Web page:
Mainstream Finally Gets It... The AI Investment Play Isn't Tech, It's Energy

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by Tyler Durden
Tuesday, May 21, 2024 - 02:05 PM

Almost two months ago, we highlighted what we called at the time 'The Next AI Trade' - that in fact it is not the tech itself, but the electrical power required to run the tech that is the limiting factor on the growth of AI (and Data Center) expansion.

These pages have been warning for years about an electric-power shortage. And now grid regulators and utilities are ramping up warnings. Projections for U.S. electricity demand growth over the next five years have doubled from a year ago. The major culprits: New artificial-intelligence data centers, federally subsidized manufacturing plants, and the government-driven electric-vehicle transition.

In one charted tweet, we summarized the 'problem'...

Sure enough, since our post, "focus across the AI stack has shifted from software and AI tools to the hardware angle, where there could be less of a winner takes all dynamic and many of the incumbents in the market have the potential to capitalize on AI advancements. As a result, we expect the hardware and power oriented industries to catch up to the broader AI theme."

And they have outperformed since...

And now, as Bloomberg's Simon White details below, the message is hitting the mainstream media that the vast amount of power required by energy-intensive AI models is prompting tech firms to invest in their own energy infrastructure. But it may be too little, too late to prevent another wave of commodity-driven inflation – a backdrop that’s very favorable for the energy and utility sectors, and negative for high-duration tech stocks.

Often the best solution is not the most direct one. In the book Obliquity, British economist John Kay describes how the route taken by the Panama Canal was not the most direct east-west one across Nicaragua, but instead an oblique one in a south-easterly direction through Panama. This was the shortest option and therefore the easiest to build and the quickest for ships to traverse.

Source: Vox; Microsoft; Bloomberg

Likewise, an oblique approach to investing in AI stands to be the more profitable one. Energy-hungry AI models, the risk of power and commodity capacity-constraints and thus a further heightening of inflation risks leave expensively valued, high-duration technology stocks at risk.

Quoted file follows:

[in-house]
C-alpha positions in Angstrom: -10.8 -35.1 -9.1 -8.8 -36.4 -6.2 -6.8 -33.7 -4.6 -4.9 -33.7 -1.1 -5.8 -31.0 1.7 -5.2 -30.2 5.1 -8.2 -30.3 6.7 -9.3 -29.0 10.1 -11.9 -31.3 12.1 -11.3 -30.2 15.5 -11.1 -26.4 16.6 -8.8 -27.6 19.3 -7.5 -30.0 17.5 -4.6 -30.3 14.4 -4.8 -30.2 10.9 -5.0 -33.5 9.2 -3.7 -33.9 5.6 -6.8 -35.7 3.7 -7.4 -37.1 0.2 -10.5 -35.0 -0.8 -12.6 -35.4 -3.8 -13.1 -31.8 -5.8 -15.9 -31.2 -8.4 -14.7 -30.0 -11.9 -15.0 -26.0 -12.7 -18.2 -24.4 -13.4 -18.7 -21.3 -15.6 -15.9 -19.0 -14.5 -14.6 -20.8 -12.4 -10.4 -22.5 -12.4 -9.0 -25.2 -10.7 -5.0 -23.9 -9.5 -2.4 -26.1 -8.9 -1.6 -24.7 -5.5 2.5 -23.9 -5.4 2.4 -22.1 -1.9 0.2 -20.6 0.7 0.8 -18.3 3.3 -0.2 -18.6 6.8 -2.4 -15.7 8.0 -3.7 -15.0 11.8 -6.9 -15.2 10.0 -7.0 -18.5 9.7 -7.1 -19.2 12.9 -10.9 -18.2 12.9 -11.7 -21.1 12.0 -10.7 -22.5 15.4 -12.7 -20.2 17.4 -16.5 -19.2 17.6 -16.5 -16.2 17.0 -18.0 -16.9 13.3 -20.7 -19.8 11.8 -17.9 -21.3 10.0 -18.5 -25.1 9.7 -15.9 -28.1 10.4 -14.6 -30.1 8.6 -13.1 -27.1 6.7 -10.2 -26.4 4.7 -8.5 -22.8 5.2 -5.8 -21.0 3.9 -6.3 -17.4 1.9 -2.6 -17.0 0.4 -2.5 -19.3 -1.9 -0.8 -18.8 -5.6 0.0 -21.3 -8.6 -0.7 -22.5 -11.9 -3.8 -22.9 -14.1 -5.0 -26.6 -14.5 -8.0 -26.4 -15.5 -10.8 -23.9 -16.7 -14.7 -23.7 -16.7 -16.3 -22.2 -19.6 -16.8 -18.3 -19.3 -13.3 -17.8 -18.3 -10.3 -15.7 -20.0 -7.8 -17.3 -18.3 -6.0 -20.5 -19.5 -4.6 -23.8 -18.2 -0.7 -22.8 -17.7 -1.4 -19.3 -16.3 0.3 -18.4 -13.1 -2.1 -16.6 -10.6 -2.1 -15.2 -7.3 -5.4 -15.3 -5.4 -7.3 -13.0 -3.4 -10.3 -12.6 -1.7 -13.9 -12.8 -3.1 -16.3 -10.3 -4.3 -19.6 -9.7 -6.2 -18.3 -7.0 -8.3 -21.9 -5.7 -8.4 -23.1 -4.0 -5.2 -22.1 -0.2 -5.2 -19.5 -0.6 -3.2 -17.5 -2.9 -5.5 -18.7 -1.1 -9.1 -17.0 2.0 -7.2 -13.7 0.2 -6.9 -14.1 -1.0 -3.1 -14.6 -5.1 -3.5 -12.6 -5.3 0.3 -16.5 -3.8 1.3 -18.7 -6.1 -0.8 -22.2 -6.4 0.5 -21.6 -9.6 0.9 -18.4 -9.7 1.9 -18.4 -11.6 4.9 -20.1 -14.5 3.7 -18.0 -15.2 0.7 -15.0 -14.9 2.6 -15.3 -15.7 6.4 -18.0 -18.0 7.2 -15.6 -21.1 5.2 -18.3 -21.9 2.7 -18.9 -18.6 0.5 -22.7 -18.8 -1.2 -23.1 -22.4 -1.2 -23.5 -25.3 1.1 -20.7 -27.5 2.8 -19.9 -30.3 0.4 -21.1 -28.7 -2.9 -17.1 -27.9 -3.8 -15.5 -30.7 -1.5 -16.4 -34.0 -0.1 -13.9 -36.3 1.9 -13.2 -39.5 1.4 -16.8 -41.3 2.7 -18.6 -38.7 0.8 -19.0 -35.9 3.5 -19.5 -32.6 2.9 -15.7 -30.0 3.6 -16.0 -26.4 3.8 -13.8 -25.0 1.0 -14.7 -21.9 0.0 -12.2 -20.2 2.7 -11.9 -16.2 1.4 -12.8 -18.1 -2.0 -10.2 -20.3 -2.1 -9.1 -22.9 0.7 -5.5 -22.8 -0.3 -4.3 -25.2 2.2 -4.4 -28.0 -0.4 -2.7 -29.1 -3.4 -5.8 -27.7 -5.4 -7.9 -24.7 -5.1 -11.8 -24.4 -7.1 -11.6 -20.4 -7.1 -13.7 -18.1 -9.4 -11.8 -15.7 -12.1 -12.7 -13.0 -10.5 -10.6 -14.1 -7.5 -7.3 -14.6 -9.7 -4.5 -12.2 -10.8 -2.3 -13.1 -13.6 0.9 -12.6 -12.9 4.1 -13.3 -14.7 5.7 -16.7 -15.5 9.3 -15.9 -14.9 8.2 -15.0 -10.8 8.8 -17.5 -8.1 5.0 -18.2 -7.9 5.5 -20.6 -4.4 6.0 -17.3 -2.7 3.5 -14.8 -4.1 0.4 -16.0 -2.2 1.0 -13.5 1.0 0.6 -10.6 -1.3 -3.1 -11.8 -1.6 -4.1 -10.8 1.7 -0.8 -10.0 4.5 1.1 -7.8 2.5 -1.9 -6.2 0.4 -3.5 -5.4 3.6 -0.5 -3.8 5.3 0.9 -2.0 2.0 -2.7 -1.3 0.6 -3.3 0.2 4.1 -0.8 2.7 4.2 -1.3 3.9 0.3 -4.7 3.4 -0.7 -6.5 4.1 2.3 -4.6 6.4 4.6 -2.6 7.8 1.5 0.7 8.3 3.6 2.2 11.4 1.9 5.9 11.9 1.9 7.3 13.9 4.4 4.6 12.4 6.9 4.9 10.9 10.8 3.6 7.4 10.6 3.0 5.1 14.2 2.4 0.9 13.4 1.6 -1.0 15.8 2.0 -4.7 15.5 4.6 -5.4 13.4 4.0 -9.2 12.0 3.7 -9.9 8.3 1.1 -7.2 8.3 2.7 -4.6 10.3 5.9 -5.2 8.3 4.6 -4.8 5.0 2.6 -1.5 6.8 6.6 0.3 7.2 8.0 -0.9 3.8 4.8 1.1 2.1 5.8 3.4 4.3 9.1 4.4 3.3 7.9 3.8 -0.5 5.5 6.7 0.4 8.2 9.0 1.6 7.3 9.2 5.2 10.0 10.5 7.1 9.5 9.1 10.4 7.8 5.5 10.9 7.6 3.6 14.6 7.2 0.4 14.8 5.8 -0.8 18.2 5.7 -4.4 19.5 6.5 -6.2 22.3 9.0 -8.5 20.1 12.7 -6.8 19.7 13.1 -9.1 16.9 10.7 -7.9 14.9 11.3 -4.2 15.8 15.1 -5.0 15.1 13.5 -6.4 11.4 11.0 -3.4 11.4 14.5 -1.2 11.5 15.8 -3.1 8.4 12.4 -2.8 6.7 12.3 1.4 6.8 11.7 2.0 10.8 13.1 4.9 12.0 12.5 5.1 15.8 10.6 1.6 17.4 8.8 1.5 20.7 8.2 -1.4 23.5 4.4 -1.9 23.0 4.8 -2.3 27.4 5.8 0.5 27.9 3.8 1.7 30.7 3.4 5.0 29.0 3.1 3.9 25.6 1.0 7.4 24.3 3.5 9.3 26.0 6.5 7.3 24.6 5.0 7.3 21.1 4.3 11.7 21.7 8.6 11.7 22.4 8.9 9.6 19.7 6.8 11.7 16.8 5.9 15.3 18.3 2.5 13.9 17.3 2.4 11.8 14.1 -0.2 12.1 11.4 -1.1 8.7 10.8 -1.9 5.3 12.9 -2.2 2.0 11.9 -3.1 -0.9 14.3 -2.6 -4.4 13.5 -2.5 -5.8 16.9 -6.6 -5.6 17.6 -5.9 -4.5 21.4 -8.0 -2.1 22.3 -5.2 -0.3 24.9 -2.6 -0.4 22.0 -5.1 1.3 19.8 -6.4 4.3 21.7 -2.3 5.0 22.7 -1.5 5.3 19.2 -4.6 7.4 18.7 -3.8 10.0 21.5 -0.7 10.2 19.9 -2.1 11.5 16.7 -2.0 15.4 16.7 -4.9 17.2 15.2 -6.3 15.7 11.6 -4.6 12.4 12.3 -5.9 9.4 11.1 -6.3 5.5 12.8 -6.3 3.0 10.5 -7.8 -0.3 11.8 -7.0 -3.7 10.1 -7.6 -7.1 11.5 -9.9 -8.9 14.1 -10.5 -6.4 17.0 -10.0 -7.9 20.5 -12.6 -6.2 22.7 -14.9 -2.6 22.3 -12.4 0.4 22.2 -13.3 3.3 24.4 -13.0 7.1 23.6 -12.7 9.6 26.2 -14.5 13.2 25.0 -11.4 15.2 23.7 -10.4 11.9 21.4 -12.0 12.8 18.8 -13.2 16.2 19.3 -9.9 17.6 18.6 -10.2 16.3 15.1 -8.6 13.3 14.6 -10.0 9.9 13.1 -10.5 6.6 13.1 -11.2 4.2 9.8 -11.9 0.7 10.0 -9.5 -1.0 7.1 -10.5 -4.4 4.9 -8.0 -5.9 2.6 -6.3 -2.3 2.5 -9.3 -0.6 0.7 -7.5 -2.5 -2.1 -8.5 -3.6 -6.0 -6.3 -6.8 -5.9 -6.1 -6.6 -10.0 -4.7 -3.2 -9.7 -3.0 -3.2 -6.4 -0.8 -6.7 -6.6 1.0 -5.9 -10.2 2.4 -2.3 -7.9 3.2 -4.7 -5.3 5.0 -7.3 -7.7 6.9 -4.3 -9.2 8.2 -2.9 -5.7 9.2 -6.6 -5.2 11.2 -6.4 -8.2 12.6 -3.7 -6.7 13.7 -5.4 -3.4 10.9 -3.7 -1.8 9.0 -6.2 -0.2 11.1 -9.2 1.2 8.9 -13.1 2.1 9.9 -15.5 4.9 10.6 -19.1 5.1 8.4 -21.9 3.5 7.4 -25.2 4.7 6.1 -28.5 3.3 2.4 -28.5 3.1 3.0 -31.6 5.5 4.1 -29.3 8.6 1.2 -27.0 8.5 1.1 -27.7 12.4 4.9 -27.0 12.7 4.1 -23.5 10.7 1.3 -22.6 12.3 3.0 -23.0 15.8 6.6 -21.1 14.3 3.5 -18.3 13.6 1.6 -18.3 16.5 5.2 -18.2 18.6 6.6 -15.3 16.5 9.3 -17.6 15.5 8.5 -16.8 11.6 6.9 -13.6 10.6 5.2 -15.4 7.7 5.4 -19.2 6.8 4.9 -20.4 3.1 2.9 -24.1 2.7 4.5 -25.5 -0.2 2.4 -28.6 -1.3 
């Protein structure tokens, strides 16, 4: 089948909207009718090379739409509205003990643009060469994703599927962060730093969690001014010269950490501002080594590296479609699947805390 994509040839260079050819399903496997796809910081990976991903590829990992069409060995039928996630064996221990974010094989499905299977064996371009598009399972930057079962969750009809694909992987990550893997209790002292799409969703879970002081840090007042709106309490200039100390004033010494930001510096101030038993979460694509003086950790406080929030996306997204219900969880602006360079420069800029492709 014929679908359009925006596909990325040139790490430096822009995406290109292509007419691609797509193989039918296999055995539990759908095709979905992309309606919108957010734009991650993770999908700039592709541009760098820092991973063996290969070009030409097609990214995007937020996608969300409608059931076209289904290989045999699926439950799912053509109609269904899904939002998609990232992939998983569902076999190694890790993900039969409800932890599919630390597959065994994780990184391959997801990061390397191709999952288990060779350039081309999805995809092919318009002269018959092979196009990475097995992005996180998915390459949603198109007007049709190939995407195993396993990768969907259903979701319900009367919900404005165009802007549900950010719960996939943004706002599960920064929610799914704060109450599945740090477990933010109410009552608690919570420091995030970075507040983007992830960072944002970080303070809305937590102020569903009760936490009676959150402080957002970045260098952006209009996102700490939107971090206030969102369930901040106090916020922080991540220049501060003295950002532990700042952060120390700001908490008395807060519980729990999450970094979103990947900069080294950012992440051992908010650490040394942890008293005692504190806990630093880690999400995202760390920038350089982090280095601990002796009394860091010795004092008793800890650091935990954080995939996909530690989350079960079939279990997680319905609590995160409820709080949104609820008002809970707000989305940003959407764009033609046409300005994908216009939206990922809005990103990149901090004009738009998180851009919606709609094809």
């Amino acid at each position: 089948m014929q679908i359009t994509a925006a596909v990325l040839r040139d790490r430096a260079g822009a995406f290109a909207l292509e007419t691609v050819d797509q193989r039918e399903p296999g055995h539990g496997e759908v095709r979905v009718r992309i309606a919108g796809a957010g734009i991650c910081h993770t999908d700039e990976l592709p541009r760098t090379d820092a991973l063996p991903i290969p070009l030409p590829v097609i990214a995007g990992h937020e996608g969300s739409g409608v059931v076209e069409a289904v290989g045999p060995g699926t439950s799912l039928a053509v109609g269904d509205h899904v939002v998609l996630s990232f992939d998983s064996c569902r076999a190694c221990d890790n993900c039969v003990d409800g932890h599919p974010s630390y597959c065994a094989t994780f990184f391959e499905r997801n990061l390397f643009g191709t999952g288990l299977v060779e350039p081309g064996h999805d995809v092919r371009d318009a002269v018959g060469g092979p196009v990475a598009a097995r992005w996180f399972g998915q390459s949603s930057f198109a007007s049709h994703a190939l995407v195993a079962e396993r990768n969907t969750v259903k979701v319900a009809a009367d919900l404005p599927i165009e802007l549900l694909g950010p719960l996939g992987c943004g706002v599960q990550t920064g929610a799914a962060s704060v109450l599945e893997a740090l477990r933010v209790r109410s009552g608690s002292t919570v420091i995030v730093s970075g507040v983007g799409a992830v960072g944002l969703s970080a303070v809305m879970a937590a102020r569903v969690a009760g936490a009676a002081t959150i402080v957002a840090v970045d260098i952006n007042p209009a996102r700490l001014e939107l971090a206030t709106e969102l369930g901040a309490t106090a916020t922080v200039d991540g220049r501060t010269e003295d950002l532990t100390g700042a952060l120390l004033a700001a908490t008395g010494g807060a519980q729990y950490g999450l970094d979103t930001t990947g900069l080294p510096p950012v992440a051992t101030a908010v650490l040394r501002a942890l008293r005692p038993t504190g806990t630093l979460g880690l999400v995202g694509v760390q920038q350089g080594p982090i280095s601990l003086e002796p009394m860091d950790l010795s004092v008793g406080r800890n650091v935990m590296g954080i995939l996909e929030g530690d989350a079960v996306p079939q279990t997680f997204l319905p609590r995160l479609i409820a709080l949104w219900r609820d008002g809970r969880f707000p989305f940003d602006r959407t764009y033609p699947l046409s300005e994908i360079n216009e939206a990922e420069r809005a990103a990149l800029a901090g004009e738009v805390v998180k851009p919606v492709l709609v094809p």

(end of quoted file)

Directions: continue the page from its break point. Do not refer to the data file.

Energy stocks, on the other hand, are still cheap, underowned and poised to benefit from rising commodity prices and power demand. They are the oblique route to benefiting from the first stage of the AI progress-explosion.

The rapid advancement made in recent years in AI, especially Large Language Models (LLMs), has led to a burst of investment in the tech industry. The training and operation of such models is energy-intensive. That has led to a rapid rise in expectations for the power needs of dedicated AI data centers. The IEA’s base case is for a little shy of a doubling in global power demand for all types of data centers and cryptocurrency by 2026.

Source: IEA

The need for an enormous amount of “compute” and the inefficiency of current LLMs is the main problem. If Google was to fully incorporate AI into its main search feature, it could see a 10-fold increase in its electricity demand, given a typical Google search request uses an average of 0.3 watt-hours versus 2.9 Wh for a ChatGPT request, according to the IEA.

Western electricity grids have little excess capacity, increasing the risk of bottlenecks. The US grid reached 94% capacity last year, with Europe’s even higher. That’s as the share in demand for AI and traditional data centers, excluding crypto, is projected to rise in these regions. To underscore the point, tech-focused Ireland is expected to see a third of its electricity demand coming from data centers by 2026.

Source: IEA

Capacity will be further constrained by almost a decade of underinvestment in upstream and downstream energy infrastructure. Years of overinvestment during the commodities boom that ended around 2014 led to commodity companies slashing capex and handing back more money to shareholders.

The capex of North American commodity producers only began picking up again in 2021. But at the same time they were massively increasing dividend payouts and buybacks – to the point that they equaled capex spending in 2022 – limiting the amount the firms could spend on new investment and maintenance capital expenditure.